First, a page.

Column: Happiness, not endless sacrifice, drives success at work
Editor's note: Dr. Annie McKee is an author and Senior Fellow at the University of Pennsylvania, where she teaches and directs the PennCLO Executive Doctoral Program. The following is an excerpt from her new, bestselling book, "How to be Happy at Work: the Power of Purpose, Hope and Friendships" (Harvard Business Review Press, 2017).
"I'm working harder than ever before… and I don't know if it's worth it anymore." Hearing these words from my friend "Ari" worried me a lot. As senior vice president of sales at a well-respected company, Ari is smart, emotionally intelligent, and wise — just the kind of person we want leading a company.
The business is doing well. No crises are on the horizon, other than the routine demand to squeeze more profit out of the business. So why is Ari so unhappy that he's thinking of quitting? What's causing him to question his entire career and even his worth as a human being? The constant pressure, stress, and never-ending change initiatives are part of it, he told me. He's most definitely sick of the rat race and the politics on the senior team. And he's just learned he's going to have to lay off more people, again.
Ari doesn't see the point anymore. He is demoralized, disillusioned, and burned out. He has lost sight of what he used to find exciting and meaningful at work. He's given up hope that things will get better. He shows up every day and tries to play the game, but it's getting harder and harder to keep up the charade. He feels he has lost his edge as a leader, and that others would agree.
Ari's not alone. Many people are sick to death of their jobs: Gallup consistently finds that about two thirds of us "neutral" — meaning we don't care, or we are actively disengaged. This is unacceptable. Most of us work more than eight hours a day. That means that if we are unhappy at work, we are miserable for a third of our lives. Time away from work is affected, too, and our and friends suffer when we are disengaged, dissatisfied, and unfulfilled. Even worse, slow-burning stress, anger, and other negative emotions can literally kill us. We can't possibly be effective at work (or anywhere else) when we feel this way, and neither can our organizations.
And the other side of the coin? Companies with happy and engaged employees outperform their competition by 20 percent and research shows that we are personally more successful when we are engaged, fulfilled and excited about our work. How, then, can we move from discontent to happiness on the job?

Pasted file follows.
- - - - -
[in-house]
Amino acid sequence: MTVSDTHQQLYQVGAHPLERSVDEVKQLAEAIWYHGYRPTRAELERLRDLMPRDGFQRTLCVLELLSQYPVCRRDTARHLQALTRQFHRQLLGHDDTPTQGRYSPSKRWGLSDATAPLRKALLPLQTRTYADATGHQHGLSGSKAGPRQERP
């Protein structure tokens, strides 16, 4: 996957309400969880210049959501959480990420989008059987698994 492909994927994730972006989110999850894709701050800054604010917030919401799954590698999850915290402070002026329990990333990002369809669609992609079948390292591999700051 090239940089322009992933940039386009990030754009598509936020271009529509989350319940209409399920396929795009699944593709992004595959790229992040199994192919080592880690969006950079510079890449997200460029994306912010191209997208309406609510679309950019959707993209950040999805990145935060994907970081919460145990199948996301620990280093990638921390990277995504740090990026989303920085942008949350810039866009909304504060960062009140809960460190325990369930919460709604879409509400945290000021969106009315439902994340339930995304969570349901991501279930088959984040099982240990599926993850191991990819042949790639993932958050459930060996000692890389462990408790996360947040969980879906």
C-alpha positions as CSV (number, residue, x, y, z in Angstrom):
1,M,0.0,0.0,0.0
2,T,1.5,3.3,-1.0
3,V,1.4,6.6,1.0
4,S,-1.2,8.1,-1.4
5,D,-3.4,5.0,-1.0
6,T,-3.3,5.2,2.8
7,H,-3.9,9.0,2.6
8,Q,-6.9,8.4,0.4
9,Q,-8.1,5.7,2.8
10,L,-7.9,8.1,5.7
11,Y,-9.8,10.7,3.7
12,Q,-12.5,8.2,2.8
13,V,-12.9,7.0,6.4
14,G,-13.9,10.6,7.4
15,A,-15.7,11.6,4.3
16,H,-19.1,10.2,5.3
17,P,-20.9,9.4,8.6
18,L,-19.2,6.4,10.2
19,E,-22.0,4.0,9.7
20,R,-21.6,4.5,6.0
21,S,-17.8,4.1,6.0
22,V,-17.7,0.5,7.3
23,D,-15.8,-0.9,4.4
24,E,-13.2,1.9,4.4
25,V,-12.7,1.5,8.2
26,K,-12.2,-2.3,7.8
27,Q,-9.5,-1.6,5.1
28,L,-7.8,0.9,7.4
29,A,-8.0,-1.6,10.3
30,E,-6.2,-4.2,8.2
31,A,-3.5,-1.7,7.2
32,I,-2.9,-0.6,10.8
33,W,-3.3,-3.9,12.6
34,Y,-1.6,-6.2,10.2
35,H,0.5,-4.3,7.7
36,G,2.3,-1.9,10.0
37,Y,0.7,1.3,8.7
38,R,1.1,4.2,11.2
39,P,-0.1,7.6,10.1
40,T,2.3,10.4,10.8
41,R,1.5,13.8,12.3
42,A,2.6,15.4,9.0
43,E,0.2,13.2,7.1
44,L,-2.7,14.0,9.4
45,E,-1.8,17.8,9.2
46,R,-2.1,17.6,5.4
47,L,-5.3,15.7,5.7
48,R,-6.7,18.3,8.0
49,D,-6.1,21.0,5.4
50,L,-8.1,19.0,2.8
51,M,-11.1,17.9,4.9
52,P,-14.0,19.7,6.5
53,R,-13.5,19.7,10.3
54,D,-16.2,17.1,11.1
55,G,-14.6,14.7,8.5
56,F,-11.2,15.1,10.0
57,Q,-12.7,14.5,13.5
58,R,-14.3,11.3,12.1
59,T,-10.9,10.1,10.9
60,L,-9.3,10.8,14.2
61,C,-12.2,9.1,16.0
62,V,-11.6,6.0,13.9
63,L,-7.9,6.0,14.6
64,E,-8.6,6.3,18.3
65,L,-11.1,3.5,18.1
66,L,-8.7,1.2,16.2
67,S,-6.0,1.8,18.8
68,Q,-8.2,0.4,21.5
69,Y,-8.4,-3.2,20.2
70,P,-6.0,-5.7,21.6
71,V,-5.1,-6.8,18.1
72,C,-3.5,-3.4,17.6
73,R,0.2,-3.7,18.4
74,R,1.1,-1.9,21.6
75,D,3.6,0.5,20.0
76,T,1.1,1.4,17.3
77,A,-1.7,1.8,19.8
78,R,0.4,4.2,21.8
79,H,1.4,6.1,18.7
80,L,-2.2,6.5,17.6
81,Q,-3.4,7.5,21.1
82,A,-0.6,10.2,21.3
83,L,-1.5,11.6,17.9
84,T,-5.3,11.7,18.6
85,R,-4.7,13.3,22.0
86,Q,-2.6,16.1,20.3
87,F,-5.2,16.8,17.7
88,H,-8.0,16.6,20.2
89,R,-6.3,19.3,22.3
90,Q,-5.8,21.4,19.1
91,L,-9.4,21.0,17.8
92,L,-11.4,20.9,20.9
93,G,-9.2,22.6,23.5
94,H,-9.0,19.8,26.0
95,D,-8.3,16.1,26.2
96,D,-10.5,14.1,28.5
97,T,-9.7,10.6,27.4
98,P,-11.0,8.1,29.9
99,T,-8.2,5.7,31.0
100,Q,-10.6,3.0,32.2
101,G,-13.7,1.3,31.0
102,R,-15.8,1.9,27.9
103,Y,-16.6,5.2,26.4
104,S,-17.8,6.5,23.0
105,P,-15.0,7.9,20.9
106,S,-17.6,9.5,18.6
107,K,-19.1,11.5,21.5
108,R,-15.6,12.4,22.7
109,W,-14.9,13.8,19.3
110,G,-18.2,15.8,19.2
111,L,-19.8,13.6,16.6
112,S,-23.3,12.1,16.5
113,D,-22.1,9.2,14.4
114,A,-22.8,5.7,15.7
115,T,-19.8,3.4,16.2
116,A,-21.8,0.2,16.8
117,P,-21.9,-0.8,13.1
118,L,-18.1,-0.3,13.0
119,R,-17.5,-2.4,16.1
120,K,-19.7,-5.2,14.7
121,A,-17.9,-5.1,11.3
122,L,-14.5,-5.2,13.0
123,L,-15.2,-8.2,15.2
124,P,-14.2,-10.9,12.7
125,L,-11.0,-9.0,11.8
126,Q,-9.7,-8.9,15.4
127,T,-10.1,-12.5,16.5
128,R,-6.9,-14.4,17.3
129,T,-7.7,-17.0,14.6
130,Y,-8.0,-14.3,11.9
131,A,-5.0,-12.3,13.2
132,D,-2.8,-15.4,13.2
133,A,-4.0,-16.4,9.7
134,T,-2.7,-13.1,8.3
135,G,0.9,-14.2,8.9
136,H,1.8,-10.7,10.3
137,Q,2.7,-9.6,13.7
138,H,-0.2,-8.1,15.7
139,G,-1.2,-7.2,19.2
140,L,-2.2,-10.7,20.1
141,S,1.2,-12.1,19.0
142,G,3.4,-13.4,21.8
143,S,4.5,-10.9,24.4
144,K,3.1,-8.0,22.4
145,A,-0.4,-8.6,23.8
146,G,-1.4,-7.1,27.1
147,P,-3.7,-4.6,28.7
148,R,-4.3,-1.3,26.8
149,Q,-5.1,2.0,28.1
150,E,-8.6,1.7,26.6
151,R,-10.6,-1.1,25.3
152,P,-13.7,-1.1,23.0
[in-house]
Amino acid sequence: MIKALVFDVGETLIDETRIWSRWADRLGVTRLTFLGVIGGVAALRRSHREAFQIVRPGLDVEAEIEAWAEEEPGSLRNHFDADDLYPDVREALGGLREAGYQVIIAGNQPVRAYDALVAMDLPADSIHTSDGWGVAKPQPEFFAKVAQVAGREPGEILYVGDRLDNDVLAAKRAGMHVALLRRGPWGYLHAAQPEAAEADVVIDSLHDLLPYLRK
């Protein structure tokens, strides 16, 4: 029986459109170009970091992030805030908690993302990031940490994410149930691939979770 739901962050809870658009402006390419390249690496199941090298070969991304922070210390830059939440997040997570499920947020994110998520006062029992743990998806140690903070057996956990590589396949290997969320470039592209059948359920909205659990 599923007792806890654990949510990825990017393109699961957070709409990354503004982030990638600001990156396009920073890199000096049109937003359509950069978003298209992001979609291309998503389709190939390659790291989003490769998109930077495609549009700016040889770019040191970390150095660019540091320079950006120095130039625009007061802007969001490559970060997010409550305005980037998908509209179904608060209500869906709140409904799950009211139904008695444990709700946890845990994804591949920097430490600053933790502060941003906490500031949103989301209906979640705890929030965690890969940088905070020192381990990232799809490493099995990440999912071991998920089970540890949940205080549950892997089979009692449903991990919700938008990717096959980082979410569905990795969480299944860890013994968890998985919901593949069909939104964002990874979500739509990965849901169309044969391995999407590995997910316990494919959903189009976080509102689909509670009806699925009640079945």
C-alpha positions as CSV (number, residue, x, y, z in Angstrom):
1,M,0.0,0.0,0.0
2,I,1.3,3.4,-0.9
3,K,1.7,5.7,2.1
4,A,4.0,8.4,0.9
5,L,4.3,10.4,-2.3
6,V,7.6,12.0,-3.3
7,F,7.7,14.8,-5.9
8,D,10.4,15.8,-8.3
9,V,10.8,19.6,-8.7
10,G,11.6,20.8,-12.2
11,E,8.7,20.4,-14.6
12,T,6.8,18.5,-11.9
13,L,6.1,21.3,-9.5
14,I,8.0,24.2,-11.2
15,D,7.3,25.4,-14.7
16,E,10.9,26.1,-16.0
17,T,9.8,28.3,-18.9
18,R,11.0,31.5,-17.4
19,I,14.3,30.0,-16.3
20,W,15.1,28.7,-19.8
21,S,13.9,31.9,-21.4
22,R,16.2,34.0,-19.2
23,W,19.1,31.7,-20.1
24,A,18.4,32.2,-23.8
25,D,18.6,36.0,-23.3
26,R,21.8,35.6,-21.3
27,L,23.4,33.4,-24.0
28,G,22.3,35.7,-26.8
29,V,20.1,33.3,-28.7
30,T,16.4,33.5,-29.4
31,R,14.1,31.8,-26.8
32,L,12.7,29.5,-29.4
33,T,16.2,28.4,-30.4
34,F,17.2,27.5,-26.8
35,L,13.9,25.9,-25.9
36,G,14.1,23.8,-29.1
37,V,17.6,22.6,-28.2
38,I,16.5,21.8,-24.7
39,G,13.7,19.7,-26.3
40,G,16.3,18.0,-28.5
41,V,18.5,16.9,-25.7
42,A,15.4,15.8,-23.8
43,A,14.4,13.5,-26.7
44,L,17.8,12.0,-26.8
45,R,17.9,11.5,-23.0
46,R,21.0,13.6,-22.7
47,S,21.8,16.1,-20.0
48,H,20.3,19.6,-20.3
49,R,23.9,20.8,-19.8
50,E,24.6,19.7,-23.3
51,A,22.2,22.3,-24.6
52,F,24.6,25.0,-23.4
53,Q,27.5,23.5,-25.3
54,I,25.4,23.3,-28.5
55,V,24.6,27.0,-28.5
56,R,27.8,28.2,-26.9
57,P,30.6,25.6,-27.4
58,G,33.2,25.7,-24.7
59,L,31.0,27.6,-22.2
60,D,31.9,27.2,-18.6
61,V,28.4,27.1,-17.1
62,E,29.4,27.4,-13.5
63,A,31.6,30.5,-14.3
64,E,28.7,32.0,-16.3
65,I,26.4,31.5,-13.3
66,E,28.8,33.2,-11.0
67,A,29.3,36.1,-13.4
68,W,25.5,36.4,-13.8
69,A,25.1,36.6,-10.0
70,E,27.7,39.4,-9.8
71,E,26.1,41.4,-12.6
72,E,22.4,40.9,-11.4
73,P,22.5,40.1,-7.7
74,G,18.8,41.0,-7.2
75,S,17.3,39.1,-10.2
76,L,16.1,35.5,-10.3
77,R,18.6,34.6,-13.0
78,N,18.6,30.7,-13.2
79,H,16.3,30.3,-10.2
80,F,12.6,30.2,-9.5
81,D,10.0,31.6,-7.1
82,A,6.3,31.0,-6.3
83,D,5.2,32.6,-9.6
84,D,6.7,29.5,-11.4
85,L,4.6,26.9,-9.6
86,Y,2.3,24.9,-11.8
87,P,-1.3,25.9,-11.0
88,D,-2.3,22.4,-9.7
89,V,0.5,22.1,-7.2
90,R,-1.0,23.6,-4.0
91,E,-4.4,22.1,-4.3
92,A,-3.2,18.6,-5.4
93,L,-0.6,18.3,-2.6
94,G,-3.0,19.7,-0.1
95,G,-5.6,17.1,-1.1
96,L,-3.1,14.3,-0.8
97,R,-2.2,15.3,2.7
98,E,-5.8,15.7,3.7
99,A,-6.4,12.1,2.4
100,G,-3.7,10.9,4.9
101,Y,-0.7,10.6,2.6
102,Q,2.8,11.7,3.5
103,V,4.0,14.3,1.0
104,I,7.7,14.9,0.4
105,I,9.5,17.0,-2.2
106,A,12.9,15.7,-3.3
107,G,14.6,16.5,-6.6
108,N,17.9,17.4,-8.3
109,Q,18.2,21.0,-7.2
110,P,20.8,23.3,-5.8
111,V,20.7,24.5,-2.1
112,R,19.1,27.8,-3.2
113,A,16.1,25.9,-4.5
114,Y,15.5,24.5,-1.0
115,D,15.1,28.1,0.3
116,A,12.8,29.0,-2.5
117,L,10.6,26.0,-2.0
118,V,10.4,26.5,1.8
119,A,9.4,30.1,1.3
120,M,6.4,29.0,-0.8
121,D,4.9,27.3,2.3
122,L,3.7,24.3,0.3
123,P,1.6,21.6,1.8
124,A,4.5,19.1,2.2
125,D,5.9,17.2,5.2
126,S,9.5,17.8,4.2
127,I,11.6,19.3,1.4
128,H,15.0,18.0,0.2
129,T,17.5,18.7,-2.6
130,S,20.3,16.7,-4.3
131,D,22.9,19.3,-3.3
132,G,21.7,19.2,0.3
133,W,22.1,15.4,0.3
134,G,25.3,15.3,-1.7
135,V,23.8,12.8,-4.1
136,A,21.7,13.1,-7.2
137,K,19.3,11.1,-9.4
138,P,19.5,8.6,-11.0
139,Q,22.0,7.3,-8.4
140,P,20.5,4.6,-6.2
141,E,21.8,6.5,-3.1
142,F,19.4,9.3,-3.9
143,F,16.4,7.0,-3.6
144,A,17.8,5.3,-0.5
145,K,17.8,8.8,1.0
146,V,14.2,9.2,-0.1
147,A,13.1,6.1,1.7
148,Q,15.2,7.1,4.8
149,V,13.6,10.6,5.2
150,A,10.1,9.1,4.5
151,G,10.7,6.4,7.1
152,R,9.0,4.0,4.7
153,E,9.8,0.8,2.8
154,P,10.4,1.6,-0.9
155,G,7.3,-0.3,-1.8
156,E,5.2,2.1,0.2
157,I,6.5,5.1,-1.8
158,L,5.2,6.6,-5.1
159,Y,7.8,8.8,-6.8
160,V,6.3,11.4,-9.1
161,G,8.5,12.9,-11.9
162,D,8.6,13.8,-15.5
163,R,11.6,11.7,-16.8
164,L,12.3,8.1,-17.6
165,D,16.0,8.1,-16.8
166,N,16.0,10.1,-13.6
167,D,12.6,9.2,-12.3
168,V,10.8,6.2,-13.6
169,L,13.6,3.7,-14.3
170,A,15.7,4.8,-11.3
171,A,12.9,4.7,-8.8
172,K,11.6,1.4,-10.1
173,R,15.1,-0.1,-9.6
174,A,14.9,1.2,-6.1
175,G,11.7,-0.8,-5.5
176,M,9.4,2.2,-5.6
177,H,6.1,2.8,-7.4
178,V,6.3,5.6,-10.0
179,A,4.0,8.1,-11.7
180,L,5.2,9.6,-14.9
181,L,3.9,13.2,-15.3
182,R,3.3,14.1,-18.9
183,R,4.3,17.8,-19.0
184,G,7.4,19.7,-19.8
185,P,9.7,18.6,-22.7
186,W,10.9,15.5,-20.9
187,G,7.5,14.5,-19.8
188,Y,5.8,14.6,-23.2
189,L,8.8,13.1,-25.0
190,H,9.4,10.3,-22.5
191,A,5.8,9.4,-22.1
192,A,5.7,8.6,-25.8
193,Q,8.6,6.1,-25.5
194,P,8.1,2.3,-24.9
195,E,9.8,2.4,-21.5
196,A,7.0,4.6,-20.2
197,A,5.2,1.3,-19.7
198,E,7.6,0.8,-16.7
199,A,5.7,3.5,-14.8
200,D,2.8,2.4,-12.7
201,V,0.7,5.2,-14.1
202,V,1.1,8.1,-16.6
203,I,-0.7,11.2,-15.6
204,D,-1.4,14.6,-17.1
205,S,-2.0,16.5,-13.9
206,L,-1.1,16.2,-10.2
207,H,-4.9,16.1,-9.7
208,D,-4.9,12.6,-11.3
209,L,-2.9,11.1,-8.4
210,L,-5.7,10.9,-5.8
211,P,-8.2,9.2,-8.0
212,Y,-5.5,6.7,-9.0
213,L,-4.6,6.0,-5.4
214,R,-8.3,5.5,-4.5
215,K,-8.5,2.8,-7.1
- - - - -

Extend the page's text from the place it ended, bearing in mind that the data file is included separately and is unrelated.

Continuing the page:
The road to happiness at work
To be happy at work, we need to start by believing that people — and our human needs, desires and dreams — truly matter. But, dispelling the myth that work has to grueling can be a bit of an uphill battle. We are told we should settle for that paycheck or that next promotion and not ask for more. We aren't supposed to complain when our managers treat us as recalcitrant children rather than smart, responsible adults who can make decisions and do a good job on our own. When we're not trusted to think, however, we are insulted. When we are expected to pursue goals that don't jive with our values or our hopes for the future, we lose interest. When relationships are merely instrumental, and we have to accept being treated as a "doer", not a person, we get mad. And, when we treat others that way, we can find ourselves feeling ashamed. Working like this feels empty, meaningless, and fails to call out our best.
I have had very personal experiences in my own life that taught me that the myth that work is supposed to be miserable and that people don't matter is nothing but destructive. This, combined with the growing body of knowledge in positive psychology, led me to look to my own work in organizations for what we can actually do to be happier at work. I went back to studies that I and my team had done for companies and governments around the world. We'd interviewed dozens — sometimes hundreds — of people in these consulting projects, seeking clues about leadership practices and organizational values that helped, or hindered, organizational values. Results were pretty consistent: emotional intelligence and organizational cultures that value diversity, inclusion, learning, and human rights support success. Organizations that condone dissonance and mistreatment of people have problems.